Professor Akwasi Owusu-Bempah recently appeared on an episode of The Agenda with Steve Paikin alongside Sandy Hudson, Kike Ojo-Thompson, and Roger Dundas to discuss solutions to stop anti-Black racism and systematic discrimination on a large scale. Professor Owusu-Bampah compares structural racism in the US and Canada, emphasizing the political sphere of racism in both countries. He explains how the type of neighbourhoods a community resides in may disproportionately affect the type of policing a community receives. He further explains the need to rethink the roles and responsibilities of the police in order to fight against racism. The full episode is available on the website here.

Professor Owusu-Bampah frequently provides insightful commentary to public and governmental agencies, community organizations, and media outlets regarding topics of race, policing, and social justice. He is an Assistant Professor of Sociology at the University of Toronto, with teaching responsibilities on the UT Mississauga (UTM) campus. His research focuses on the intersection of race, policing, and social justice. We have posted the video below.

You can also watch the full video here…

Professor Akwasi Owusu-Bempah on defunding the police

Professor Akwasi Owusu-Bempah recently spoke to the Toronto Star about the movement to defund police in favour of community organizations  especially in the cases of mental health calls. We have included an excerpt of the article below. Professor Owusu-Bempah is an Assistant Professor of Sociology at the University of Toronto, with teaching responsibilities at the UT Mississauga campus. His research focuses on the intersection of race, policing and justice.

‘Defunding’ police, funding mental health resources will save lives, experts say

The death of a Toronto woman who fell from her 24th-floor balcony while police were in her home has renewed calls for an overhaul of how society deals with people in mental health crises.

Some experts believe “defunding” police — taking some of the taxpayer money going to law enforcement and putting it towards mental health services — is one way to avoid deadly interactions between officers and people struggling with mental illness.

The blowback follows the death last week of Regis Korchinski-Paquet, a 29-year-old woman whose family asked police to take her to a mental health hospital. Police have said they were responding to an assault call, but the family has questioned the role of Toronto officers in her death. The province’s police watchdog has taken over the case.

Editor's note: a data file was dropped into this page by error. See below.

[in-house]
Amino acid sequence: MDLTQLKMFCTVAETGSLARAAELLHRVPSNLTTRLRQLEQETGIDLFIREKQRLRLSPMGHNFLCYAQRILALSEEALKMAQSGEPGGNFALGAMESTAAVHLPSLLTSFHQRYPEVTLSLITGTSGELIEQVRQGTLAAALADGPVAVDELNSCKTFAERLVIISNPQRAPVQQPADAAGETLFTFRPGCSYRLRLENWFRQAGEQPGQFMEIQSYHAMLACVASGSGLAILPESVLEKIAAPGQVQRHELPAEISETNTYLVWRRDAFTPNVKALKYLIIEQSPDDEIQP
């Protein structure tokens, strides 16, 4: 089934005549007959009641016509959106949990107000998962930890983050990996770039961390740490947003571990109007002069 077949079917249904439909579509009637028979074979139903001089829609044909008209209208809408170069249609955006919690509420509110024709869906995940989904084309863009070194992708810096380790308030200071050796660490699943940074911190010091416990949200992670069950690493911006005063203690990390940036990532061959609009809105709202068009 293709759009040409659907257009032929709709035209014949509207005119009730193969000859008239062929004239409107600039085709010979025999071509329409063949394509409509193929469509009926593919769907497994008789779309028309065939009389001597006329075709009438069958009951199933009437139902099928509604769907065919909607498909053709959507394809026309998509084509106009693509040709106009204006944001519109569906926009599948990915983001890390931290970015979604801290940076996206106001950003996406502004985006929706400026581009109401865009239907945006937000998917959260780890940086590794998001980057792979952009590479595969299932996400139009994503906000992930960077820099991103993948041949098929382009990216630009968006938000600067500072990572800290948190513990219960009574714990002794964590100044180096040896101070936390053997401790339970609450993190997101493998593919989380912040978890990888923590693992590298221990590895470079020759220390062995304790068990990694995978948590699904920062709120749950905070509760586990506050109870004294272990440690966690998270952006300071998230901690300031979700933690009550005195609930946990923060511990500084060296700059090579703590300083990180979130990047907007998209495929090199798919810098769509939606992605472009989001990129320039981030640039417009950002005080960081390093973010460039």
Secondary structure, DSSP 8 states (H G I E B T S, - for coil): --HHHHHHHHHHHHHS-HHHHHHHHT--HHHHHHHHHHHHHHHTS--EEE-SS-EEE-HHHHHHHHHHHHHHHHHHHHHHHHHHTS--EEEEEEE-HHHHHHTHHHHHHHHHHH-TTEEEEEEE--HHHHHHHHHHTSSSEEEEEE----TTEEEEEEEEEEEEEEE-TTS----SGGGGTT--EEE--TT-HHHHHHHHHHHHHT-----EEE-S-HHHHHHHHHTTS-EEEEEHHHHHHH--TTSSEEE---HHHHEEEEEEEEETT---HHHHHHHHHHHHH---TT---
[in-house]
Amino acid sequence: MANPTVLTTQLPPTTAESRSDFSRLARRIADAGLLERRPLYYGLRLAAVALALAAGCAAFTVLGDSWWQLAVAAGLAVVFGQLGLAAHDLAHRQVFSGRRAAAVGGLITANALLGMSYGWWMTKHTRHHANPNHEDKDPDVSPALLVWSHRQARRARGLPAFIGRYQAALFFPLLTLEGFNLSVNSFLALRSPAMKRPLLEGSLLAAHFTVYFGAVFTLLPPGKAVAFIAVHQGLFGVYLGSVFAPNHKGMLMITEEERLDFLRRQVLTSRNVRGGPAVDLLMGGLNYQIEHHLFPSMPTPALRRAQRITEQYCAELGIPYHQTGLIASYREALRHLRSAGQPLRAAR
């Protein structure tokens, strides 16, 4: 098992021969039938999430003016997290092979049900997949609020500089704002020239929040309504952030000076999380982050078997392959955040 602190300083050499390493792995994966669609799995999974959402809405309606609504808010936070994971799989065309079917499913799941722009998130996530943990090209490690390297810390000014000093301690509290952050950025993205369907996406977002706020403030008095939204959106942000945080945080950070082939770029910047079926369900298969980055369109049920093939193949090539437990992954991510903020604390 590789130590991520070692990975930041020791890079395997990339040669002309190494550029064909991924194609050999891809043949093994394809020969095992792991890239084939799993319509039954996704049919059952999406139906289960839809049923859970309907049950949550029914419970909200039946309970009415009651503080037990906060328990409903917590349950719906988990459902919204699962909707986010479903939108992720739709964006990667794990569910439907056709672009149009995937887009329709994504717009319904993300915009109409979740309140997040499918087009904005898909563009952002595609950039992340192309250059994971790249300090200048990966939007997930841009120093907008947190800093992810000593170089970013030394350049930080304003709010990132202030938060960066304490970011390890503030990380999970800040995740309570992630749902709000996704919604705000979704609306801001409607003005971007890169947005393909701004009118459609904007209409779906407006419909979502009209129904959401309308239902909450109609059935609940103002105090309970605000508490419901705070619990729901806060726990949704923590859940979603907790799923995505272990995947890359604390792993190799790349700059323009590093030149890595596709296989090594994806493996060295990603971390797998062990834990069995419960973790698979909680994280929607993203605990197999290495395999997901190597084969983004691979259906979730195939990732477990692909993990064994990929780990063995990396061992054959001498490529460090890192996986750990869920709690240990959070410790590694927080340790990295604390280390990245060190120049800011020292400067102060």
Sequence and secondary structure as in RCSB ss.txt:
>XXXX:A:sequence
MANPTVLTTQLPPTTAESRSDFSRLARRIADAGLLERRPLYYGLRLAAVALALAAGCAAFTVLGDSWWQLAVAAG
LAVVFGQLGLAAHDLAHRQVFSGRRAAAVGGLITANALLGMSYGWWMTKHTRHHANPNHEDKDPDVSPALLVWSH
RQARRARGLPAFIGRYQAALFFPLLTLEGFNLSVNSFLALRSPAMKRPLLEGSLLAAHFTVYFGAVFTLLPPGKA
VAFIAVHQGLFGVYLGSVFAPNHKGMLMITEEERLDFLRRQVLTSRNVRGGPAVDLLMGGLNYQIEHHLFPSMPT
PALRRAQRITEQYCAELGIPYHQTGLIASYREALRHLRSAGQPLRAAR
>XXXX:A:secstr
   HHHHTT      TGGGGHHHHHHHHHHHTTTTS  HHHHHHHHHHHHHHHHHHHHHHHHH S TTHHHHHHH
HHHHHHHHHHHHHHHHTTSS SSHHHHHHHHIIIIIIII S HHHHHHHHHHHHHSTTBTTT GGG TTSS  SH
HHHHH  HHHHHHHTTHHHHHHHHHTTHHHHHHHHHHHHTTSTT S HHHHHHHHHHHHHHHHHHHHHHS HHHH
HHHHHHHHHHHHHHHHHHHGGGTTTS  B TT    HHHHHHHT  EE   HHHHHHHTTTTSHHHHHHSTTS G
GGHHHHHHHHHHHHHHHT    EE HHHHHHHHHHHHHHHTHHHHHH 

“I think it’s unfortunate we’ve come to a place in our society that police become first responders to people who are experiencing a mental health crisis,” said Akwasi Owusu-Bempah, an assistant professor of sociology at the University of Toronto Mississauga.

“What we should do is take back that money, to defund police, and give it over to mental health professionals who are better equipped to help these people.”

Read the full article.

Professor Akwasi Owusu-Bempah on how to reduce police violence

Professor Akwasi Owusu-Bempah spoke to Mugglehead News in response to US House of Representatives suggesting that the War on Drugs was responsible for increases in police violence, particularly against Black people. While the US resolution called for greater accountability, Professor Owusu-Bempah argued that reducing the funding and scope of responsibilities of the police would more effectively reduce police violence. We have included an excerpt of the article below. Professor Owusu-Bempah is an Assistant Professor of Sociology at the University of Toronto, with teaching responsibilities at the UT Mississauga campus. His research focuses on the intersection of race, policing and justice.